Schlumbergera, known as a Christmas cactus, isn’t really a cactus but a flowering succulent native to the rain forests of Brazil. (Getty Images)

Schlumbergera, known as a Christmas cactus, isn’t really a cactus but a flowering succulent native to the rain forests of Brazil. (Getty Images)

Christmas cacti: The houseplant that keeps on giving — forever

Easy to grow and extremely long-lived, these tropical winter bloomers can be handed down for generations.

My great-great-grandmother died 50 years ago, but her Christmas cactus is proving immortal.

I should know. I have my own cactus grown from a cutting off Great-Great-Grandma’s plant. It might just outlive me — and I’m only 33.

Schlumbergera, known as a Christmas cactus, isn’t really a cactus but a flowering succulent native to the rain forests of Brazil. It is easy to grow and can continue to bloom for a lifetime — or longer. This is the kind of plant that becomes a hand-me-down for generations.

Around 1952, my great-great-grandmother gave her daughter, my great-grandmother, a cutting from the original plant. Great-Grandma later gave her daughter, my grandma, a cutting. Grandma, in turn, gave each daughter-in-law their own cactus as her three sons married. She also gave one to her daughter, who later handed it off to her ex-husband because he’s the one with the green thumb.

“Sometimes I’d have to trim it, and didn’t want to throw it away, so I’d put it in water and pretty soon it’s full of roots, and then you just plant it again,” said my grandma, Dorothy Bruestle, 81. “They’re awfully hardy. A lot of the other (holiday plants) don’t re-bloom or don’t last.”

Continuing the tradition, my mom gave Christmas cacti to my sister and I when we moved out of the family home.

“We have a big family, so as we’re getting great-grandchildren, then these must be great-great-grandflowers,” Grandma joked.

Our cacti, which re-bloom around Christmastime, hence the common name, have lovely bright-pink tropical flowers. But you can also find cultivars of Schlumbergera with white, yellow, orange, red or purple flowers.

Because they bloom at Christmastime they are often potted and sold and bought as holiday gifts.

For example, Houseplants Galore on SW Everett Mall Way ordered about 120 of the plants for December. They have a few left with buds that will likely be flowering by Christmas. You can get a 4-inch plant for $5.99, or an 8-inch plant for $39.99.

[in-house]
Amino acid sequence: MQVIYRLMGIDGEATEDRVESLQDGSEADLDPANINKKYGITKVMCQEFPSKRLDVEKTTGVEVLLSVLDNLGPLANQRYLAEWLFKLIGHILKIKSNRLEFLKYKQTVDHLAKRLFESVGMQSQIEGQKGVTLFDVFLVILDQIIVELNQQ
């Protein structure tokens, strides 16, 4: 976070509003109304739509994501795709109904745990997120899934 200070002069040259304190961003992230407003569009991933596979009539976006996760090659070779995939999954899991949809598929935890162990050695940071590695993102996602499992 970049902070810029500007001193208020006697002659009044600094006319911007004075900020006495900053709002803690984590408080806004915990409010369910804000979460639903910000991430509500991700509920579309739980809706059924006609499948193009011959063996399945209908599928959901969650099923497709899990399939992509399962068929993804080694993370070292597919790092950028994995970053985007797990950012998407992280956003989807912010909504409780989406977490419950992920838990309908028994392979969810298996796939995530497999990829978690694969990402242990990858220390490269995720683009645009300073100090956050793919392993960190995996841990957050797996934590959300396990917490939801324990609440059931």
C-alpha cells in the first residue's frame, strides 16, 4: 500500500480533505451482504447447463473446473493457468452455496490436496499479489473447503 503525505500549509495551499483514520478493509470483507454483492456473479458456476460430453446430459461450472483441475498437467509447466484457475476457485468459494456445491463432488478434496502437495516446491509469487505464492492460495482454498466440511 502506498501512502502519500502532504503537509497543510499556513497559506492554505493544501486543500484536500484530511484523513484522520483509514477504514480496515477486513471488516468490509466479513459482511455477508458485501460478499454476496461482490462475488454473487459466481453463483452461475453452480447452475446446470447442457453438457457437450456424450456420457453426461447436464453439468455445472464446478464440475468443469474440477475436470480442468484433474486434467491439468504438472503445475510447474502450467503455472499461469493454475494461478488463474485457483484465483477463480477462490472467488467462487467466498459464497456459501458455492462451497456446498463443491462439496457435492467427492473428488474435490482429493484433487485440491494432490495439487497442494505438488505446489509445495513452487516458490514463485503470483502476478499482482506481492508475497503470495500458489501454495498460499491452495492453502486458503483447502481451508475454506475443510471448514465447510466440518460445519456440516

“They are one of the most beautiful plants, and we are super lucky to have them in Washington,” said Tracie Robinson, a houseplant specialist at Houseplants Galore. “Because of the lighting changes we have throughout the year here, they can bloom up to three times a year — not just at Christmas.”

Christmas cacti are leafless. Their green stems are composed of segments, which will grow longer and longer as they mature, until they’re hanging from the pot. Flower buds appear at the end of the segments, meaning they, too, hang downward.

Robinson explained to me how to make my Christmas cactus grow more like branches, rather than in long strips: “What they do is they grow one segment at a time — one, and one, and one — and so you get this long strip of cactus. But if you were to twist a segment off, then two would grow in its place. So if you keep twisting off, you get a fuller cactus.

“You can stick the segment (you twisted off) back in the pot, or put it in another pot and start a new plant.”

You can start new Christmas cacti by simply taking stem sections of two or three segments and sticking them in very porous, moist potting soil. You can also start them in water, if you’d like. At least that way, you can watch the roots grow.

“My favorite thing to do with them is make a rainbow (pot),” Robinson said, meaning she takes segments from different-colored flowering cacti and puts them all in the same pot. “You can twist off any of the connections and stick them in the soil. They root super easy.”

I keep mine next to the window. I water it only when the soil is completely dry. The soil should never be soggy.

“When there are buds present, then I just I mist them,” Robinson said. “I don’t water them unless their leaves roll up. If you overwater them, they will drop all of their flowers.”

While the Christmas cactus is grown as a houseplant, you can move it outdoors for the spring and summer. Just keep it in an area that is shaded, especially in the afternoon.

My grandma feeds hers with a diluted water-soluble fertilizer every other time she waters. I don’t fertilize mine, but maybe that’s why it’s still about an 8-inch plant. Next time I visit her, I’ll ask Grandma about the fertilizer.

You can control the bloom period by keeping it in the dark. You also can delay blooming by giving it more light. Once the plant receives at least 12 hours of uninterrupted darkness each day — hello, winter! — buds will start to form. I’ve never tried to control the bloom time, but now I’m tempted to try it.

As I write, my Christmas cactus has three buds. I bet they’ll open just in time for Christmas.

Sara Bruestle: 425-339-3046; sbruestle@heraldnet.com; @sarabruestle.

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